Unexpected Bias Reveals Need for Diversity

This post is the third in a series about hiring a new CEO or Executive Director. The first post is the story about an effective search that resulted in a great CEO. The second post included three stories which explored how the outgoing Executive Director might be (or not be) involved in the search process. This post tells a story about a new President of a community college – a minority, immigrant woman — who faced challenges after being hired. The board chair sadly recognized that race and gender bias were a big issue. He acknowledged that had he and… Read more

Potential Pitfalls: Role of Outgoing CEO in Hiring Replacement

In my last post, I started a series on the most important job for a nonprofit board: hiring an Executive Director or CEO. I shared a story about a rigorous search process that resulted in a great CEO for the organization. Several years later, board members were still happy with their choice and the individual I interviewed outlined what was done well – and some changes that could be made in the future. In this second part of the series, I recount three stories – from one individual – which examine if and how an outgoing CEO should be involved… Read more

Hiring a New CEO or Executive Director

Hiring a new CEO or Executive Director is one of the most important jobs – if not the most important job — for a board. You are hiring the person who represents the organization, sets its direction, and motivates its staff and stakeholders. As I interviewed board members around the country, the significance – and the difficulty – of making the right decision came up over and over. So, I am going to dedicate several posts to this topic. And I am going start with a story of a successful CEO search – one where several years down the road,… Read more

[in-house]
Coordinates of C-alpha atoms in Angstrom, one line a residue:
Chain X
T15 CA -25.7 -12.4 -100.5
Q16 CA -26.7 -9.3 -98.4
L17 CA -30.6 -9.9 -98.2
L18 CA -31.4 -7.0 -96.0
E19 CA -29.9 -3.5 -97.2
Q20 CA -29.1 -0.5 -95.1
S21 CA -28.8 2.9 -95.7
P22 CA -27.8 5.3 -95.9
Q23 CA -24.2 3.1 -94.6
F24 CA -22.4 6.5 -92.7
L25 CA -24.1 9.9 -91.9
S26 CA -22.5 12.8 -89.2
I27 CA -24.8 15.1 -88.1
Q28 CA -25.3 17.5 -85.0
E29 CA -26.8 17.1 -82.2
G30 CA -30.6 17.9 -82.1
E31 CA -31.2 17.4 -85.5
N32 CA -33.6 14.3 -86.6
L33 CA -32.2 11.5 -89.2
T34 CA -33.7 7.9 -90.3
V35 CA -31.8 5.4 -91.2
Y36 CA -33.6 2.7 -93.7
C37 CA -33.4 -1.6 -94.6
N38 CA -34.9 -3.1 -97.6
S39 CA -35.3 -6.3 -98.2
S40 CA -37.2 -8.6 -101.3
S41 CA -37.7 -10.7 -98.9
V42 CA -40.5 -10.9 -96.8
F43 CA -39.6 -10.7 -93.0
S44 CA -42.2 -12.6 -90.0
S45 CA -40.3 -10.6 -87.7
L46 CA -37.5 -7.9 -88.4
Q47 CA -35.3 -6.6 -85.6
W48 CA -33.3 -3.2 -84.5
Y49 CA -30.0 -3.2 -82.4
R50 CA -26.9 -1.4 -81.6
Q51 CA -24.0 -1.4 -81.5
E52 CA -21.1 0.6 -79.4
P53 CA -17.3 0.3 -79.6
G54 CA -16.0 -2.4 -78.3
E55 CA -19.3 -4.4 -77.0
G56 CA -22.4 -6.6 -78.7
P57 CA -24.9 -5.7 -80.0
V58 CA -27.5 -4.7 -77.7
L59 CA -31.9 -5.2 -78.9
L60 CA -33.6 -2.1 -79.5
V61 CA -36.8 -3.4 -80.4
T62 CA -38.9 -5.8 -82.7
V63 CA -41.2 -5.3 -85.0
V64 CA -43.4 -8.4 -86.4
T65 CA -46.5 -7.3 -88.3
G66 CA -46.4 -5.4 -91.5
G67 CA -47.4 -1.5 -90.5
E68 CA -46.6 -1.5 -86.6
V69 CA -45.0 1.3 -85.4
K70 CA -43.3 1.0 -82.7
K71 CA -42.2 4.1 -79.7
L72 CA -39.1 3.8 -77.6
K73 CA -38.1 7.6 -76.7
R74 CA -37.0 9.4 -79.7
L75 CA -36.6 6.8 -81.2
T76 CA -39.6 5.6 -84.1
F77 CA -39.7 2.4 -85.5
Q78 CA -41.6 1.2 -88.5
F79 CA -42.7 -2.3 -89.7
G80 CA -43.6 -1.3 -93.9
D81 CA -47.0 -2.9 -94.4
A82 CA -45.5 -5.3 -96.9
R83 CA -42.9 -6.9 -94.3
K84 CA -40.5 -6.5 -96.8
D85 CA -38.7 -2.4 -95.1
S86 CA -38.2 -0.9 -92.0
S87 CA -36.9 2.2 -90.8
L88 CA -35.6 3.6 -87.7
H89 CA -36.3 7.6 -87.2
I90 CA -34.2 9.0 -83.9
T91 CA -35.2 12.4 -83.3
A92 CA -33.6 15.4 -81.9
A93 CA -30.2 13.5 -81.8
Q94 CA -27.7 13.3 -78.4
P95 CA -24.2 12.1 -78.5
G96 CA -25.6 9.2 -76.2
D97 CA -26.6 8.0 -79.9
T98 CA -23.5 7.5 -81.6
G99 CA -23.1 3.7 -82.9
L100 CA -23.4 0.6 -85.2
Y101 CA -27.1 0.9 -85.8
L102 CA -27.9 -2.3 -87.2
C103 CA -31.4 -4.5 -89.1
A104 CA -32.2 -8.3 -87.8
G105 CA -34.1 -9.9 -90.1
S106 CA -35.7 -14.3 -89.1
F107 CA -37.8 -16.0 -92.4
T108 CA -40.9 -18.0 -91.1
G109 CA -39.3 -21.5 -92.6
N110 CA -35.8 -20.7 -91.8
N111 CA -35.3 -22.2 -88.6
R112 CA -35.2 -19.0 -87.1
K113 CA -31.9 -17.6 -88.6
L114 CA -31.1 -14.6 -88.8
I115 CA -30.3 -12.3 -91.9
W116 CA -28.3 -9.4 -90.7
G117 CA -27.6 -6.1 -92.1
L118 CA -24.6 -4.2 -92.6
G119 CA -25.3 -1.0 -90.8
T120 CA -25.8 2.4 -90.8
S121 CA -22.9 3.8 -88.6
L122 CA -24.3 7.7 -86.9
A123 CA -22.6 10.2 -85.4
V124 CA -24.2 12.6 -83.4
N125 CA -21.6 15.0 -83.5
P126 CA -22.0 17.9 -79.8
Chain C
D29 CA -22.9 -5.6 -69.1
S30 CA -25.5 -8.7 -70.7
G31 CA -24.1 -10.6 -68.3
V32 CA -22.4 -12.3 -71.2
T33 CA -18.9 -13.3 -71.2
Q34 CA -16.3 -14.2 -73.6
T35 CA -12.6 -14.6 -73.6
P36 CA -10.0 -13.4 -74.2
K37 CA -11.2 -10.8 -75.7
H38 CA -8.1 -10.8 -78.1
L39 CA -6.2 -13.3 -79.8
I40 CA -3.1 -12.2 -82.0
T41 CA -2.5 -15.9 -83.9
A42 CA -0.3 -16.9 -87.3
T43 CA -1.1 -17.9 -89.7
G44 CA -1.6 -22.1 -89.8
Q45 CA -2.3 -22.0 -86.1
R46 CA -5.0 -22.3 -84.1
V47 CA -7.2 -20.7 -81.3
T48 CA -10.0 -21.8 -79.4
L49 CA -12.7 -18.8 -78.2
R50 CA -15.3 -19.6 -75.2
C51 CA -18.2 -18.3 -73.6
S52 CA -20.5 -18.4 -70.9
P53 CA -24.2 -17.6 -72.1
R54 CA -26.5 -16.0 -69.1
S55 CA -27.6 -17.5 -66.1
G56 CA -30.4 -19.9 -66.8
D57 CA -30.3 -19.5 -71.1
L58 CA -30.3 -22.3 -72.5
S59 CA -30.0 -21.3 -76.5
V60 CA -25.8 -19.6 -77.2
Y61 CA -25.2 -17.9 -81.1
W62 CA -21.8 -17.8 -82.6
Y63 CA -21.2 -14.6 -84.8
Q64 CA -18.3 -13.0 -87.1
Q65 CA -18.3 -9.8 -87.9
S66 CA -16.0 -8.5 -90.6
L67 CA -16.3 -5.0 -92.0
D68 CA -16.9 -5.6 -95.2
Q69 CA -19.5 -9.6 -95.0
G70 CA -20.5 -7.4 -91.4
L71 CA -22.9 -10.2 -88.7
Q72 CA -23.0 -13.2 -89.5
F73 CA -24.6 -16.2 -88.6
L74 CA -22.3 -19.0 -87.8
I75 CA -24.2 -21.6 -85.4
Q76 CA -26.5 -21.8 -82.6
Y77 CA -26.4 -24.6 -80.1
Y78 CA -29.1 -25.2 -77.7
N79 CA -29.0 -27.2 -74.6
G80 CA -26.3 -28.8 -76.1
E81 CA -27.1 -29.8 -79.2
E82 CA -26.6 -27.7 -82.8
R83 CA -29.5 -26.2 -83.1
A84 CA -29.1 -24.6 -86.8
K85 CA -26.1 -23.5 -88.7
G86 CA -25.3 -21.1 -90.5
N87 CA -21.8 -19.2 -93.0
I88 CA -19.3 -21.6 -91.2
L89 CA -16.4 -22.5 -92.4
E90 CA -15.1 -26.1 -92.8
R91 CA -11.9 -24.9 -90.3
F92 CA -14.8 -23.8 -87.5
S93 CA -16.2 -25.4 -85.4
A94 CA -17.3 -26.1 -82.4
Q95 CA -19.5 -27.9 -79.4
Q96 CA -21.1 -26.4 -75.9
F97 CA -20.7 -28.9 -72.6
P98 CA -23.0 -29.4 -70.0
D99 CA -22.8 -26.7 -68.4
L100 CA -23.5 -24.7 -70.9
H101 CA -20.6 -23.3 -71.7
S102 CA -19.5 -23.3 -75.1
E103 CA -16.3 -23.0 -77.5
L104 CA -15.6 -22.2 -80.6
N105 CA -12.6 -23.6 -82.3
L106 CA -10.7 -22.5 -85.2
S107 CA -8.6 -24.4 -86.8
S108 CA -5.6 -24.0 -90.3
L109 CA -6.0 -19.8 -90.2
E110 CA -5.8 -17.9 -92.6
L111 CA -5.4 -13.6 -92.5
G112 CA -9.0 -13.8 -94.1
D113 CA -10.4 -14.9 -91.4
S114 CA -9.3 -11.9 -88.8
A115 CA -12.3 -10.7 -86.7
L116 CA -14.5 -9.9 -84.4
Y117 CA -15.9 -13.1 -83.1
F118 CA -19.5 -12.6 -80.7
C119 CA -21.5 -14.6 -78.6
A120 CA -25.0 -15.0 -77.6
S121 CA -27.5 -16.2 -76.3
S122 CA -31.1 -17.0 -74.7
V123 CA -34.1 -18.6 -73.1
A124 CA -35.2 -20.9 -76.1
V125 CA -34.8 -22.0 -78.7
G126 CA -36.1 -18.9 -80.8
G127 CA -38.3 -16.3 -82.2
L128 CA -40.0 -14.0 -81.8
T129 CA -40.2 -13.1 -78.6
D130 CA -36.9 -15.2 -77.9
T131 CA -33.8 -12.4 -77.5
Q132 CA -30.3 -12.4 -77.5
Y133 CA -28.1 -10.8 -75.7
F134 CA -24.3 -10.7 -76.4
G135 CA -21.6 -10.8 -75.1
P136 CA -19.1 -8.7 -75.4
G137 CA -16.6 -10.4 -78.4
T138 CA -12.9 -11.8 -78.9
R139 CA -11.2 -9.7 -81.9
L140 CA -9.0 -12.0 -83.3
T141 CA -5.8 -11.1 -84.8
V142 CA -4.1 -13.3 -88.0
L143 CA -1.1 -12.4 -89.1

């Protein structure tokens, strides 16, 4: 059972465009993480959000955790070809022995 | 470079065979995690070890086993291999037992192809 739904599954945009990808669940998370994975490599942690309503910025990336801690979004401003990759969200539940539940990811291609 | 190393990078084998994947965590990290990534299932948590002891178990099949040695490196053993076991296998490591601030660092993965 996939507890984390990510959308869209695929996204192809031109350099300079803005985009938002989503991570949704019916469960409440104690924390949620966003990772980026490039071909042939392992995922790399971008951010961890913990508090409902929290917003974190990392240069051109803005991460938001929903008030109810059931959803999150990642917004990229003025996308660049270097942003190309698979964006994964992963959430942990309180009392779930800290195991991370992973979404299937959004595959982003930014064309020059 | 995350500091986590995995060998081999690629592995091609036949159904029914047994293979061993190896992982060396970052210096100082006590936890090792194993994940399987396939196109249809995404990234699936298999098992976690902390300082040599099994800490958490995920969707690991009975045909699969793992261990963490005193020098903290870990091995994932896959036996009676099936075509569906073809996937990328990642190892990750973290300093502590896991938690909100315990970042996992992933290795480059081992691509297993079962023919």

Start Executive Sessions and Board Training Before You Need Them. Illustration by Janet Levinger.

Start Executive Sessions and Board Training Before You Need Them

This blog touches on two important topics: executive sessions and board confidentiality. When I have chaired boards, I instituted executive sessions at every board meeting. Often the executive session is at the end of the meeting and gets cut short or cut completely. If this happens occasionally, that’s okay. But prioritize leaving enough time for thoughtful conversation at most board meetings. I structure executive sessions in two parts: The first part includes the CEO but not the rest of the staff. During this part, the CEO can communicate about staffing, financials, legal issues, plans not ready to be announced, or… Read more

Big Red Flag: You Don’t Have to Do Anything

In my first blog, I wrote about a great trusting relationship between a board chair and ED that allowed a nonprofit to transform itself and have much greater impact. My second post talked about the impact of strained relationships between board leadership and the rest of the board. In this post, I describe an organization that found itself at great risk because no one was paying attention. But by implementing some processes and hiring consultants, the board chair was able to get back on track and start the fun part of being on a board – strategy. How One Board… Read more